Yearly influenza (flu) vaccination is recommended for all people aged 6 months and older. Flu vaccination is still the best tool we have to help prevent against the flu. Even though the flu vaccine varies in how well it works each season, getting the flu vaccine every year helps:
- Keep you from getting sick with flu.
- Reduce the severity of your illness if you got vaccinated, but still get sick from flu.
- Reduce the risk of children dying from flu.
- Reduce the risk of flu-associated hospitalization for children, working age adults, and older adults.
- Help protect people around you, including those who are more vulnerable to serious flu illness due to age and/or certain chronic health conditions.
- Be an important preventive tool for people with chronic health conditions.
- Help protect women during and after pregnancy.
While flu spreads every year, the timing, severity, and length of the season varies from one season to another. (See information about current flu activity in the U.S. below.)
Every year, new flu vaccines are created to help protect against the viruses that research indicates will be most common during the upcoming season. Trivalent flu vaccines help protect against three flu viruses: an influenza A (H1N1) virus, an influenza A (H3N2) virus, and an influenza B virus. Quadrivalent flu vaccines protect against four flu viruses: an influenza A (H1N1) virus, an influenza A (H3N2) virus, and two influenza B viruses. Visit CDC’s website to learn more about the flu vaccine.
For the 2018-2019 flu season, the CDC and its advisory committee (Advisory Committee on Immunization Practices) recommend that people get any licensed, age-appropriate flu vaccine with no preference expressed for one vaccine over another.
- LAIV4, also known as “the nasal spray” or FluMist, is once again a recommended option for healthy, non-pregnant people between 2 and 49 years old.
You should get a flu vaccine before flu begins spreading in your community. It takes about two weeks after vaccination for the vaccine to take effect. The CDC recommends that people get a flu vaccine by the end of October, but getting vaccinated later in the season can still be beneficial. Some children 6 months through 8 years of age will require two doses of flu vaccine for protection from flu. Children who need two doses of flu vaccine should start the vaccination process sooner, because the two doses must be given at least four weeks apart.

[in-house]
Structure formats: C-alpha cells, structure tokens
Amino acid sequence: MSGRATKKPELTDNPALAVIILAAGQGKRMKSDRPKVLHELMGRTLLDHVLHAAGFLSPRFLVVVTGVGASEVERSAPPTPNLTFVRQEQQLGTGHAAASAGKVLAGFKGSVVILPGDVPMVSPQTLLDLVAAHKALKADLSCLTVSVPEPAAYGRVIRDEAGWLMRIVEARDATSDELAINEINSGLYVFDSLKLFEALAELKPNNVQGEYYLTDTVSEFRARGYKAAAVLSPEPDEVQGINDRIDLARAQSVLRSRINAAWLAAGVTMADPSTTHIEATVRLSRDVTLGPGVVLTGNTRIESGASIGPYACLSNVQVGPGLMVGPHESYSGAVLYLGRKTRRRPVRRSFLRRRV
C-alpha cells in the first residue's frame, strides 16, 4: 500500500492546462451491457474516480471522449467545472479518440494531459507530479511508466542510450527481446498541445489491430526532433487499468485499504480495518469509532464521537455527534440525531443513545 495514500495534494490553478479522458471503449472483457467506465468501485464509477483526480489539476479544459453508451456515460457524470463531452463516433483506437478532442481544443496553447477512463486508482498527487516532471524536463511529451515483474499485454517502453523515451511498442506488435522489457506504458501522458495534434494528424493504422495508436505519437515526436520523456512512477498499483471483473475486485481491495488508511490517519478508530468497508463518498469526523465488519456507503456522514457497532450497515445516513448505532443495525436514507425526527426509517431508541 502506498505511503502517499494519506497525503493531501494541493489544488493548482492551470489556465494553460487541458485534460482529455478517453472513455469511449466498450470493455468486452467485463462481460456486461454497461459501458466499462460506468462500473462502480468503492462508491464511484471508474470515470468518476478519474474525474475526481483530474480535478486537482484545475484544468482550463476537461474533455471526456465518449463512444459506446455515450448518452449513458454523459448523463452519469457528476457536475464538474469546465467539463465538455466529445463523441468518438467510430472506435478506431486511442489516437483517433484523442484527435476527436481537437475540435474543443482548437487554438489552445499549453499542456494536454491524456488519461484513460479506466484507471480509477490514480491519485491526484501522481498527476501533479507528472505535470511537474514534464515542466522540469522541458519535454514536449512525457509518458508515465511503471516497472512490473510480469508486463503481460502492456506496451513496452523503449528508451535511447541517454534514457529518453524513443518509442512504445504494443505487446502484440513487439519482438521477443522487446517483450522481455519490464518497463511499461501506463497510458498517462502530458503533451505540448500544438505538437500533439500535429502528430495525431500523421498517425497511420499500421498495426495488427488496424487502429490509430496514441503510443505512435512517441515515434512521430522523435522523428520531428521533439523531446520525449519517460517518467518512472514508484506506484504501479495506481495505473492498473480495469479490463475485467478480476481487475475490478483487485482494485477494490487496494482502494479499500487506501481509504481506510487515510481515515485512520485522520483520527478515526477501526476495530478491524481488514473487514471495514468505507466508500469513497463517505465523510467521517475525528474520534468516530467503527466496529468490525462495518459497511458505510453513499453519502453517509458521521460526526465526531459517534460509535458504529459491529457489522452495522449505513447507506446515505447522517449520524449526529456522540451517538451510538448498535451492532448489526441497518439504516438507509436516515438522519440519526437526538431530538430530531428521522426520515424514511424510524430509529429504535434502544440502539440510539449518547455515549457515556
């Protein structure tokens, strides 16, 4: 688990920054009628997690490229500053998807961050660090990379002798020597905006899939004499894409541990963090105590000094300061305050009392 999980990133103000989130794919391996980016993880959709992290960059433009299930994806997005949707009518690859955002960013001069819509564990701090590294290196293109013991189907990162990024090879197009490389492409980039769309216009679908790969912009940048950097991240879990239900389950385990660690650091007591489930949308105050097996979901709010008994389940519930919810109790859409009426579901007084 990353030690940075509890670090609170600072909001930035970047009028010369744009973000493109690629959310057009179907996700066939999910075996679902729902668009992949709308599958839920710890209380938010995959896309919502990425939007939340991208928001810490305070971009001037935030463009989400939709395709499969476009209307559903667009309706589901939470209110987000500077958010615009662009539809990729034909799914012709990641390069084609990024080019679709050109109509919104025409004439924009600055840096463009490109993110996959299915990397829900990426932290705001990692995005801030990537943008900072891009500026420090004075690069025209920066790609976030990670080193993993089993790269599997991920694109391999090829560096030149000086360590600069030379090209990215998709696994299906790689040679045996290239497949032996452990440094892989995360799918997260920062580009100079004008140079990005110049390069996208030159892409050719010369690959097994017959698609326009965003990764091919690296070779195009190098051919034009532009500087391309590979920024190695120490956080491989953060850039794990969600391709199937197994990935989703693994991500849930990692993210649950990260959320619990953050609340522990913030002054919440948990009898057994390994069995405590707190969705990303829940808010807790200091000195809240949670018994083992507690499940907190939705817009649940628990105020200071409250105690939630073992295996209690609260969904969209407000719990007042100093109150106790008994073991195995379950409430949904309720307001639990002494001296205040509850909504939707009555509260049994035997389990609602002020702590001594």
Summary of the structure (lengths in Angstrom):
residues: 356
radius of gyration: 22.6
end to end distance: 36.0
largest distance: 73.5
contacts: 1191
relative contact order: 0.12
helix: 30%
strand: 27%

A CDC study published in Pediatrics showed that flu vaccination can be life-saving for children. The study found that half of flu-related deaths in children from 2010 to 2016 occurred in otherwise healthy children, only 22% of whom were fully vaccinated. The same study also showed antiviral treatment was only given in about half of all pediatric flu deaths. Nearly two-thirds of children died within seven days of developing symptoms.
In addition to getting the flu vaccine, your family should take everyday precautions such as covering your cough and sneeze, washing your hands often, staying home from work and/or school when sick, and staying away from sick people.
Antiviral drugs like Tamiflu® and the recently licensed Xofluza® are also available for treatment of the flu. If taken early (AS SOON AS YOUR SYMPTOMS BEGIN), antivirals can lessen symptoms, shorten duration of illness, and help prevent severe illness and flu complications. But, not everyone needs to get antivirals. The people recommended to get antivirals are those who are at higher risk of complications and severe illness from flu including those 65 years and older, young children, pregnant women, and people with chronic health conditions such as heart disease and diabetes. CDC recommends that healthcare providers treat patients with antivirals as soon as they suspect influenza, and should not wait for confirmation from lab tests.
Flu Activity in the U.S. (Updated on March 20, 2019)
According to the CDC, flu activity slightly decreased, but still remains high in the United States. Influenza A(H1N1), influenza A(H3N2), and influenza B viruses are all circulating. Nationally, influenza A(H3) viruses were reported most frequently to the CDC. The highest rate of hospitalization is currently among adults 65 years and older, followed by children 0 to 4 years old, and then adults 50 to 64 years old. Sadly, a total of 68 flu-associated pediatric deaths have been reported to CDC so far during the 2018-2019 season.
On February 14, 2019, the CDC released the Interim Estimates of 2018–19 Seasonal Influenza Vaccine Effectiveness. In the article, the CDC states “Vaccination remains the best method for preventing influenza and its potentially serious complications, including those that can result in hospitalization and death. In particular, vaccination has been found to reduce the risk for influenza-associated deaths in children. During past seasons, including the 2017–18 season, approximately 80% of reported pediatric influenza-associated deaths have occurred in children who were not vaccinated. Vaccination also has been found to reduce the risk for influenza-associated hospitalization in pregnant women and can reduce the risk for cardiac events among persons with heart disease.”